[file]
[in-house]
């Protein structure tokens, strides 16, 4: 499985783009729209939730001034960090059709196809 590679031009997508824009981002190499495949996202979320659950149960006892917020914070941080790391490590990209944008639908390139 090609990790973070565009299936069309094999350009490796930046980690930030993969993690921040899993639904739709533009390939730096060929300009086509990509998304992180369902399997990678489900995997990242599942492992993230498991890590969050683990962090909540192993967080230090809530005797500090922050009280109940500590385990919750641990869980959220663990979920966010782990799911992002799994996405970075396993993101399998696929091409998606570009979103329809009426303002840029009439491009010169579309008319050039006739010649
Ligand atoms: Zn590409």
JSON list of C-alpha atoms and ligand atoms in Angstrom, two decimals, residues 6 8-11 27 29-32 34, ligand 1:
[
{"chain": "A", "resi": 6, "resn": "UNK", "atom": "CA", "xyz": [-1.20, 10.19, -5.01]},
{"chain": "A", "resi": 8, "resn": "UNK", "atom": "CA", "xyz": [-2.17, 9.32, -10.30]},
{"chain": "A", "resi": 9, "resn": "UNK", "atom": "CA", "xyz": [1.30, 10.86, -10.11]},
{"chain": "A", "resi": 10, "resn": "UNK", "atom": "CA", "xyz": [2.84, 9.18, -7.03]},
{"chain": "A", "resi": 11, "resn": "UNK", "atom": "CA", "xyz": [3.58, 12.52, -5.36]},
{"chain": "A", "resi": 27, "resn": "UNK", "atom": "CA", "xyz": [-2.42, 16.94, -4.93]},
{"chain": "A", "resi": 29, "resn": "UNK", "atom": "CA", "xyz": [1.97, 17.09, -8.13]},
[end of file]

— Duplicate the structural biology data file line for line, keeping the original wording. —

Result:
[in-house]
């Protein structure tokens, strides 16, 4: 499985783009729209939730001034960090059709196809 590679031009997508824009981002190499495949996202979320659950149960006892917020914070941080790391490590990209944008639908390139 090609990790973070565009299936069309094999350009490796930046980690930030993969993690921040899993639904739709533009390939730096060929300009086509990509998304992180369902399997990678489900995997990242599942492992993230498991890590969050683990962090909540192993967080230090809530005797500090922050009280109940500590385990919750641990869980959220663990979920966010782990799911992002799994996405970075396993993101399998696929091409998606570009979103329809009426303002840029009439491009010169579309008319050039006739010649
Ligand atoms: Zn590409």
JSON list of C-alpha atoms and ligand atoms in Angstrom, two decimals, residues 6 8-11 27 29-32 34, ligand 1:
[
{"chain": "A", "resi": 6, "resn": "UNK", "atom": "CA", "xyz": [-1.20, 10.19, -5.01]},
{"chain": "A", "resi": 8, "resn": "UNK", "atom": "CA", "xyz": [-2.17, 9.32, -10.30]},
{"chain": "A", "resi": 9, "resn": "UNK", "atom": "CA", "xyz": [1.30, 10.86, -10.11]},
{"chain": "A", "resi": 10, "resn": "UNK", "atom": "CA", "xyz": [2.84, 9.18, -7.03]},
{"chain": "A", "resi": 11, "resn": "UNK", "atom": "CA", "xyz": [3.58, 12.52, -5.36]},
{"chain": "A", "resi": 27, "resn": "UNK", "atom": "CA", "xyz": [-2.42, 16.94, -4.93]},
{"chain": "A", "resi": 29, "resn": "UNK", "atom": "CA", "xyz": [1.97, 17.09, -8.13]},